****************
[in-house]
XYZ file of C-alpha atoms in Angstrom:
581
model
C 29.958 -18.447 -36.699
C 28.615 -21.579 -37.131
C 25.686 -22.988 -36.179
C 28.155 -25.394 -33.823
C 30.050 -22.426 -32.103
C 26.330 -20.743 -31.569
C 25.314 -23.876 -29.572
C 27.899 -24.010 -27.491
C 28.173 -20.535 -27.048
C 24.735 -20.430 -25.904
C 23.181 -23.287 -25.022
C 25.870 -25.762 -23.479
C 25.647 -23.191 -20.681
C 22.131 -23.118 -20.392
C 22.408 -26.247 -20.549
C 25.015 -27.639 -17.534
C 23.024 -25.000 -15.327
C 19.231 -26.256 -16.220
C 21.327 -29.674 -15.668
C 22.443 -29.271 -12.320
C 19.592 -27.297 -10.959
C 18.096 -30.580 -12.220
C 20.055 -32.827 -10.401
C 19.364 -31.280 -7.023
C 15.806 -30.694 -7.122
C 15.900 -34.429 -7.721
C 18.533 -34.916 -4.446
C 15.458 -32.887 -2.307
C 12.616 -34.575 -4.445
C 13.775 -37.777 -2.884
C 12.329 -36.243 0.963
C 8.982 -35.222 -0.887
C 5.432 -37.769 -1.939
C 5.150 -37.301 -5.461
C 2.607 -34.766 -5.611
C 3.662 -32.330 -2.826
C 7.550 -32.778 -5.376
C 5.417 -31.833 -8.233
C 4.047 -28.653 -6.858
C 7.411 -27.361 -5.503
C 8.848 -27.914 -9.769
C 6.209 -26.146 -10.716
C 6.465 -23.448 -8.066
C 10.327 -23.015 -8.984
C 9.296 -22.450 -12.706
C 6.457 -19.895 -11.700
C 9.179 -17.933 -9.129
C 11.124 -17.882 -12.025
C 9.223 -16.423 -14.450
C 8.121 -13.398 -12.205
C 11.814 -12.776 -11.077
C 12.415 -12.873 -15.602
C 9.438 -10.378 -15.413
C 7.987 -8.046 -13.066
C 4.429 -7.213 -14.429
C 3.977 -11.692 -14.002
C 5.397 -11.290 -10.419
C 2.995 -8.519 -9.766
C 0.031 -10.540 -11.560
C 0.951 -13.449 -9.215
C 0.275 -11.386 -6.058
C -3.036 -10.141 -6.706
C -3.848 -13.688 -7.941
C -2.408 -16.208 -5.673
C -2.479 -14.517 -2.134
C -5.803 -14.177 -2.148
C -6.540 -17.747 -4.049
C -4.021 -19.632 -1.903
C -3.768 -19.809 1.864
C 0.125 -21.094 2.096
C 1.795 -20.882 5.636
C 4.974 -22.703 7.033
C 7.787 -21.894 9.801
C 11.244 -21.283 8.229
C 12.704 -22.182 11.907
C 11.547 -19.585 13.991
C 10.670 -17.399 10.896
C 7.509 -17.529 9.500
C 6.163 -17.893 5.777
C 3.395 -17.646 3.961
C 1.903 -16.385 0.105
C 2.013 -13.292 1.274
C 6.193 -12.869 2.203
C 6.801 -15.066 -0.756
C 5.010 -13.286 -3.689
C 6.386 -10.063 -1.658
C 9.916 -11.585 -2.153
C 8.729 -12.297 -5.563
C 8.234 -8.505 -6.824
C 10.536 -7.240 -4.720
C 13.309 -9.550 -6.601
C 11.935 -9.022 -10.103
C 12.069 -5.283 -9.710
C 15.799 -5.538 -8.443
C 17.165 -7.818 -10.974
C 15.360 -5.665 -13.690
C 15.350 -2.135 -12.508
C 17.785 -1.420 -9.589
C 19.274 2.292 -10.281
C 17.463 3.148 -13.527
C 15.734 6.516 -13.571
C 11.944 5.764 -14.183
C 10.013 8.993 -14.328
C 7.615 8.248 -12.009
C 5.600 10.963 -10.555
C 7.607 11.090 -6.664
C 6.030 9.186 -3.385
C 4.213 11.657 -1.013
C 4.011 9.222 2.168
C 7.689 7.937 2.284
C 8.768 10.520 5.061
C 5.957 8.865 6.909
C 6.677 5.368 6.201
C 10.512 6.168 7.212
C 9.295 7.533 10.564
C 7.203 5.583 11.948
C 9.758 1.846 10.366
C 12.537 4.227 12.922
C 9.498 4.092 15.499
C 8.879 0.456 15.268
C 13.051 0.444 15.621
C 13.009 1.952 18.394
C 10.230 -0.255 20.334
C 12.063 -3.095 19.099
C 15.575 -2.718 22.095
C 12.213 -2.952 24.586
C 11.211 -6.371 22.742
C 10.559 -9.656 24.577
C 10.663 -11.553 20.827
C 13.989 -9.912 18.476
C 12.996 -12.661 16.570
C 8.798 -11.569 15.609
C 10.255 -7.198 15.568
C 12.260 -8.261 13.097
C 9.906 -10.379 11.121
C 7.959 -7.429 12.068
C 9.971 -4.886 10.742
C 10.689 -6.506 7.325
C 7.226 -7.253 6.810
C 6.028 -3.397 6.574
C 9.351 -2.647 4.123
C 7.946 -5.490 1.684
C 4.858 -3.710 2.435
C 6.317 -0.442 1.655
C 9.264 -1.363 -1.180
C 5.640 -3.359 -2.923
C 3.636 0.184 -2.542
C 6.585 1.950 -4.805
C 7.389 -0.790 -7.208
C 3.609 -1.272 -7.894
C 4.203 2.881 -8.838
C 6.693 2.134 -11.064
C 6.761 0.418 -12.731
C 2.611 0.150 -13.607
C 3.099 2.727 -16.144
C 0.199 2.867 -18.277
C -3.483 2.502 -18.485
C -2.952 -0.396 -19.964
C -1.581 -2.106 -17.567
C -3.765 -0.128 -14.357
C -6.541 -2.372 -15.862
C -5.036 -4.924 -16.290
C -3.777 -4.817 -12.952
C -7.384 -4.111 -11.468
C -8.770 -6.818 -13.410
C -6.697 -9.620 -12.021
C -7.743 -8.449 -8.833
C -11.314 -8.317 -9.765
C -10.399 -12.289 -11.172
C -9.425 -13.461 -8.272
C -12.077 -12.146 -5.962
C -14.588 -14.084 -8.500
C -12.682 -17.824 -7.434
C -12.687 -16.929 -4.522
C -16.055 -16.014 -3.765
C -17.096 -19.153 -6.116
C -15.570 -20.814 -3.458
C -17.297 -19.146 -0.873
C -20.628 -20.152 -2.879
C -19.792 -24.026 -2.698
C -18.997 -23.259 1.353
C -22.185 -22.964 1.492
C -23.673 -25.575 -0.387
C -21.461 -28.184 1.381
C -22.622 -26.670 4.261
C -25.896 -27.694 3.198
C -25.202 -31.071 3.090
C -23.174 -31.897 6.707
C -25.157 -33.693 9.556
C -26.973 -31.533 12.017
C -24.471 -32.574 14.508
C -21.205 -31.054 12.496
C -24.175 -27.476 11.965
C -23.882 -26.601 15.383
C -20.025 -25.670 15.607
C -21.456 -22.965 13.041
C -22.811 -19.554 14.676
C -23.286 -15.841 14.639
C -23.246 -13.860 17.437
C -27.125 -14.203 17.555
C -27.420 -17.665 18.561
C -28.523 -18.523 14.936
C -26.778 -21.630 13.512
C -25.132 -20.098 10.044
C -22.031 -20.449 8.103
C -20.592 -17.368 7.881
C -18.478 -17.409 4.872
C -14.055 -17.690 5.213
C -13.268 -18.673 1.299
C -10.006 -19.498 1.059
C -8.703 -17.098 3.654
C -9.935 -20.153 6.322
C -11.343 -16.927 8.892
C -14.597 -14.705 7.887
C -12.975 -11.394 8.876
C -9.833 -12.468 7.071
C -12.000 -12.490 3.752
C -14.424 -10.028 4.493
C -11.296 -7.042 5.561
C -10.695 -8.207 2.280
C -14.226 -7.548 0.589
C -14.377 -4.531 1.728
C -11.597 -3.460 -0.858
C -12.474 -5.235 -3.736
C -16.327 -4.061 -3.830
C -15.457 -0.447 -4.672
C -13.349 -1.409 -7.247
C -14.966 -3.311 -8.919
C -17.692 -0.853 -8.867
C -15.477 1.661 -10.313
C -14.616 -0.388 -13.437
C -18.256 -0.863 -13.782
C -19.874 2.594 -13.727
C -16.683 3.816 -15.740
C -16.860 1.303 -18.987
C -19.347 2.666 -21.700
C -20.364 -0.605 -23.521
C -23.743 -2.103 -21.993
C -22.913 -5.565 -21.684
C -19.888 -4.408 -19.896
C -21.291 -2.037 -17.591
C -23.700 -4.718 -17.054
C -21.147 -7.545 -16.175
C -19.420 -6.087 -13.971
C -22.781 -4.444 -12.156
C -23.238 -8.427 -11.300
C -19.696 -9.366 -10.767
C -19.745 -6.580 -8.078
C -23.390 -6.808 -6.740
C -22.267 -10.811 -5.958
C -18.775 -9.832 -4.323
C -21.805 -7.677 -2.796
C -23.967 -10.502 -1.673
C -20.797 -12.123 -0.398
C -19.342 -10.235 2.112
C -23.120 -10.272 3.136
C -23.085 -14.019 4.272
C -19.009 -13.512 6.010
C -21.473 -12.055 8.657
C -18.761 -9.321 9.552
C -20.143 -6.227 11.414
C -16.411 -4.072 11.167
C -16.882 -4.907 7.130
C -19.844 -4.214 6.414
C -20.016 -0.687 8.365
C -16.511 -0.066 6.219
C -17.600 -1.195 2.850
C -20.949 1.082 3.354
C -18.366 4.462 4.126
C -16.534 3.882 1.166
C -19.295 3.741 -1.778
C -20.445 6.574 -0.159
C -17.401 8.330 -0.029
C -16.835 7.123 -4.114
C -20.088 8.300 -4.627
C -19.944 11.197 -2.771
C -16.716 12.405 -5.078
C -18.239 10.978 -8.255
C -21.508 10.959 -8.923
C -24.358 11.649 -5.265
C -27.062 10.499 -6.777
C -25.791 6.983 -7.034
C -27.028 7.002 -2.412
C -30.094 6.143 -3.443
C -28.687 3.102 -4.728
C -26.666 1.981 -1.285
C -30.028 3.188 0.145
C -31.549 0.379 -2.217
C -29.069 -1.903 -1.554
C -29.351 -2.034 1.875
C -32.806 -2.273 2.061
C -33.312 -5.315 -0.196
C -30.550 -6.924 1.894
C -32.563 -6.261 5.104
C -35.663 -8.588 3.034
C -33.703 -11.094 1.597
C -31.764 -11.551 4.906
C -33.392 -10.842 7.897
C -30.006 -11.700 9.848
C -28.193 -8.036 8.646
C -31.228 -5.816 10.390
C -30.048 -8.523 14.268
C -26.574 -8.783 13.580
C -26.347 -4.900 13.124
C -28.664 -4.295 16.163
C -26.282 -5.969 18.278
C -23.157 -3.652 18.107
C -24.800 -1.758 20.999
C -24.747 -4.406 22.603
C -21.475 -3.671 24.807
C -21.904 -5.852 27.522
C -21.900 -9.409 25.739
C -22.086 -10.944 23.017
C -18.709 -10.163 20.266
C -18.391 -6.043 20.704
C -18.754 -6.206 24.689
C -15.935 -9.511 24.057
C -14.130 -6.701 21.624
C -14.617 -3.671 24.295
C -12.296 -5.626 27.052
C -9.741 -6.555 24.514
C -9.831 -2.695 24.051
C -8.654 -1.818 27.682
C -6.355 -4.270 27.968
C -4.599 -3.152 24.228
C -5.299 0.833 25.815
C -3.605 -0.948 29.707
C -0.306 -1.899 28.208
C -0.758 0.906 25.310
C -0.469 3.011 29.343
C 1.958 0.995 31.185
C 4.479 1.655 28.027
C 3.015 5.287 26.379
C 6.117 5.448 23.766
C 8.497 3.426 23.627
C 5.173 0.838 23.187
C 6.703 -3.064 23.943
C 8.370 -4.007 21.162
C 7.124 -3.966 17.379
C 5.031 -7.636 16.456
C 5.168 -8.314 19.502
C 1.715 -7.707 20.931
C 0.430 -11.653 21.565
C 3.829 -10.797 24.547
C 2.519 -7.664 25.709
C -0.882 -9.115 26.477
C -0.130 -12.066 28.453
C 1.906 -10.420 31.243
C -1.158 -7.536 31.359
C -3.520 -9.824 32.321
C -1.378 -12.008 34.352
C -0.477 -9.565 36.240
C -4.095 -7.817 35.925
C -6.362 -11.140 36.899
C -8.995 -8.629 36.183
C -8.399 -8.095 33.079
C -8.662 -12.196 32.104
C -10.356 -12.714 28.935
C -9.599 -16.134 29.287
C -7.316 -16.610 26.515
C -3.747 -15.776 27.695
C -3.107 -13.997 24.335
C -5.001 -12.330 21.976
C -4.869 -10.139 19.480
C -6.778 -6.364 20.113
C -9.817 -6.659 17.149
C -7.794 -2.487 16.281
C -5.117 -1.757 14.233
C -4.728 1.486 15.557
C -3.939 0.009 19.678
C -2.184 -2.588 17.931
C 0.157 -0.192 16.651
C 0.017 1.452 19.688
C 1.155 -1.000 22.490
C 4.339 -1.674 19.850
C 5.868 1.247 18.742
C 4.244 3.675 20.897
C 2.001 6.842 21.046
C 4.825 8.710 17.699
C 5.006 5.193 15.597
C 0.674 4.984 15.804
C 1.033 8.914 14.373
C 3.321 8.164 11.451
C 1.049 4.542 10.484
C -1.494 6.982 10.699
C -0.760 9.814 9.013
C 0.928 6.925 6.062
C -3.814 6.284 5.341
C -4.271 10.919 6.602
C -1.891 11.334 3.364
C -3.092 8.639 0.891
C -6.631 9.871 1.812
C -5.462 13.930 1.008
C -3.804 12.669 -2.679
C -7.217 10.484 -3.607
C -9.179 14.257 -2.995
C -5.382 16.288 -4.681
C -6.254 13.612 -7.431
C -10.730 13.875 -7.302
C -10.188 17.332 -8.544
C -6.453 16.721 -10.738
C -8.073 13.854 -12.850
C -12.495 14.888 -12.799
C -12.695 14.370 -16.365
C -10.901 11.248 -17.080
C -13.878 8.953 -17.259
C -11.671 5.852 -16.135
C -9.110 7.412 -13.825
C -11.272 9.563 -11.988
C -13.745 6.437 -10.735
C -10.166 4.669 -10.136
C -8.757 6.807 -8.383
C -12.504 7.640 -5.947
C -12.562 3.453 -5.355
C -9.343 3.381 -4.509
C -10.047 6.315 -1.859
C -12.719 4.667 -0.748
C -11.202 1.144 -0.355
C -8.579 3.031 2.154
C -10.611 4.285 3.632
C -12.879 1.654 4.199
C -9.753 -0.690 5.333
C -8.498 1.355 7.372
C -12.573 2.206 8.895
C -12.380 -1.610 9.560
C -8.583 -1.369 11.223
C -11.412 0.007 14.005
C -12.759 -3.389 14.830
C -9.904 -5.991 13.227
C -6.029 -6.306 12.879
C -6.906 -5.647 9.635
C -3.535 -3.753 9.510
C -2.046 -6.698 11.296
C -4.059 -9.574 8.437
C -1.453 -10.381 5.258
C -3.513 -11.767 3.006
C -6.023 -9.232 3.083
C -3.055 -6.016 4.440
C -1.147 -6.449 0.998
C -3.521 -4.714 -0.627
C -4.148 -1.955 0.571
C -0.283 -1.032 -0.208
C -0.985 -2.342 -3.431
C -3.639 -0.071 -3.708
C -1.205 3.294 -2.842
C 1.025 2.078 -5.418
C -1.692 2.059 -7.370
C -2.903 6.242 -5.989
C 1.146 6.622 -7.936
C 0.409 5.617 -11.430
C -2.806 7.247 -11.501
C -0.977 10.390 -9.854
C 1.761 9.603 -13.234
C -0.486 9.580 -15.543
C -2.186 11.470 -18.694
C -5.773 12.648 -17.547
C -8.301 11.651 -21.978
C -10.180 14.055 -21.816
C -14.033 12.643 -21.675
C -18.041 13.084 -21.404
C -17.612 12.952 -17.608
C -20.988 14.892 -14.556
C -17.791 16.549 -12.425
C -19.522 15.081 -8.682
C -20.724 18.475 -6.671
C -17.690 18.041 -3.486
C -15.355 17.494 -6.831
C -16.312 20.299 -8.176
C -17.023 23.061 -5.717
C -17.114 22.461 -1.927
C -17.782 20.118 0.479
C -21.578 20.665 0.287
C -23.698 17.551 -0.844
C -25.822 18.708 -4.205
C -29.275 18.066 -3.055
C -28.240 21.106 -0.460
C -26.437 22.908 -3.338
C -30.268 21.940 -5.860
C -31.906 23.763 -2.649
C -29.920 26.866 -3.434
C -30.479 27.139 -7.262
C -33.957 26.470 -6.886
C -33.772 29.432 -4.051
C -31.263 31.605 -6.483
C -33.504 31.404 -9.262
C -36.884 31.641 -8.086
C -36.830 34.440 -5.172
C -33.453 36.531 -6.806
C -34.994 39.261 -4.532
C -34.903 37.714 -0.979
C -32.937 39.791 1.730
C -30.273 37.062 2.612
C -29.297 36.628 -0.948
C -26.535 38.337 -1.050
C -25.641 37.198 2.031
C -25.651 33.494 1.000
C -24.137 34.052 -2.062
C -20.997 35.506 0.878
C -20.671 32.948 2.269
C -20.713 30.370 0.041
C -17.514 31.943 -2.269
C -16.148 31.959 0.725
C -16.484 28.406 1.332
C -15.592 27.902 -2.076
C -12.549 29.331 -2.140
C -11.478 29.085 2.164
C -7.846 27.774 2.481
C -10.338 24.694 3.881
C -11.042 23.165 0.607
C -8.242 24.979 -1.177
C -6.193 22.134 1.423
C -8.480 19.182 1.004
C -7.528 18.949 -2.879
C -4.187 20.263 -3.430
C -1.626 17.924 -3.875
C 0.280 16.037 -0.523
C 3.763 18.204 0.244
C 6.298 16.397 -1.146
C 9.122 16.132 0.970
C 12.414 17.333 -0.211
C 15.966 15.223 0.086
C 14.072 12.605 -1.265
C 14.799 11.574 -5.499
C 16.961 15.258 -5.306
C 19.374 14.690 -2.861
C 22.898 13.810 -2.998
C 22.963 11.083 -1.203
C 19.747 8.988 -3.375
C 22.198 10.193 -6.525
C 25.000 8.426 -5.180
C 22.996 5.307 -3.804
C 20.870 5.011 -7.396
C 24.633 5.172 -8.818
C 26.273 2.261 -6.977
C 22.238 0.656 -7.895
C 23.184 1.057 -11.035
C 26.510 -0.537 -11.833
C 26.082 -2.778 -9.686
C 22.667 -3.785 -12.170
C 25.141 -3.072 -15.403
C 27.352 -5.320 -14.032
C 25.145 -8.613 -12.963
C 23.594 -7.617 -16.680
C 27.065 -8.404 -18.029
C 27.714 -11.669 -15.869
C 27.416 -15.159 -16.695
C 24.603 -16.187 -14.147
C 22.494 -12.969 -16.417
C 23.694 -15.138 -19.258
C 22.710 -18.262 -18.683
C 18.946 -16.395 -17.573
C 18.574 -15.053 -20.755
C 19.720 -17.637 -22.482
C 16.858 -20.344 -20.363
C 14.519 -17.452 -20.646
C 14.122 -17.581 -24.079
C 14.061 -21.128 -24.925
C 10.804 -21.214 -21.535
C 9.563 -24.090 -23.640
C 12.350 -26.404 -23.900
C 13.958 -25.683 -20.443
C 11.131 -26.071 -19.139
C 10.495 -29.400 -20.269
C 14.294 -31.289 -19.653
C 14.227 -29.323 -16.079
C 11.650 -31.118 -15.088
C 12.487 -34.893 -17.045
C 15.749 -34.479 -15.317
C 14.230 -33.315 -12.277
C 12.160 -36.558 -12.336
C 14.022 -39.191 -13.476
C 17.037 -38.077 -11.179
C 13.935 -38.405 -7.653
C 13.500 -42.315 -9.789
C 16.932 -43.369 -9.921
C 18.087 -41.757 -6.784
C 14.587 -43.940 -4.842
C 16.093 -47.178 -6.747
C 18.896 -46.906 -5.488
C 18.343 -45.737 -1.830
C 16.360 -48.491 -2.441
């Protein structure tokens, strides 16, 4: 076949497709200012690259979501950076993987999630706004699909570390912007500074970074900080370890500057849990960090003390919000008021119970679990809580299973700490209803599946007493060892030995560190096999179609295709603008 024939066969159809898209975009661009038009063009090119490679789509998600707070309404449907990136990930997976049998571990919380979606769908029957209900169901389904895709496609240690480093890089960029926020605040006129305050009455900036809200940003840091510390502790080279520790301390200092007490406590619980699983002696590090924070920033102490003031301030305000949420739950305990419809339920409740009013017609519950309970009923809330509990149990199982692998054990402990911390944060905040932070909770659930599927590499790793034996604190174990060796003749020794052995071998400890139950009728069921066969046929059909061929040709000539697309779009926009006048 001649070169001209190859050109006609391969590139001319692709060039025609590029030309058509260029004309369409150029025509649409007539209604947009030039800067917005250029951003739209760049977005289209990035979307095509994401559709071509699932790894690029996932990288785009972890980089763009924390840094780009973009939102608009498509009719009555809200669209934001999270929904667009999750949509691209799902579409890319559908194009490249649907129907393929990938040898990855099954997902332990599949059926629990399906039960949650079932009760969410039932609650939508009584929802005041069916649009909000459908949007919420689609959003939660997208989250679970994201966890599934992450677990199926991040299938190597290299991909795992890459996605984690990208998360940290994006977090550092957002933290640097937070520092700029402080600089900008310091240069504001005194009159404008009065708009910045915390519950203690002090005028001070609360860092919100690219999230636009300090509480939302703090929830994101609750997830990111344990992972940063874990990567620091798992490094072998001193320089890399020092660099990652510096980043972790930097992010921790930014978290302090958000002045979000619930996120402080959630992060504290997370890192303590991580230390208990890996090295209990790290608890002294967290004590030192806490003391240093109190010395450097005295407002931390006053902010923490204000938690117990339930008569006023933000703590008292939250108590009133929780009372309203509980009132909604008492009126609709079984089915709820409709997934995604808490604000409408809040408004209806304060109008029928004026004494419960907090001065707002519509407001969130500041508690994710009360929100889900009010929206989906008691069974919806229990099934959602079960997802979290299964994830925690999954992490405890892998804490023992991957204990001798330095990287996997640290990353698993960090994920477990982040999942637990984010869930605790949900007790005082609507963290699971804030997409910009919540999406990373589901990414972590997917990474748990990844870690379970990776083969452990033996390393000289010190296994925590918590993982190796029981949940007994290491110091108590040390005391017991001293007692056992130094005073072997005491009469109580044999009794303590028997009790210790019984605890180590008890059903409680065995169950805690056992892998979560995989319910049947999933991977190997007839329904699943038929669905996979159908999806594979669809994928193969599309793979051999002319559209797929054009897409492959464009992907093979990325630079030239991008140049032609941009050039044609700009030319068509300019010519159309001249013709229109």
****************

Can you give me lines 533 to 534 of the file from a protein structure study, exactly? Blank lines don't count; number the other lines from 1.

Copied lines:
C 22.198 10.193 -6.525
C 25.000 8.426 -5.180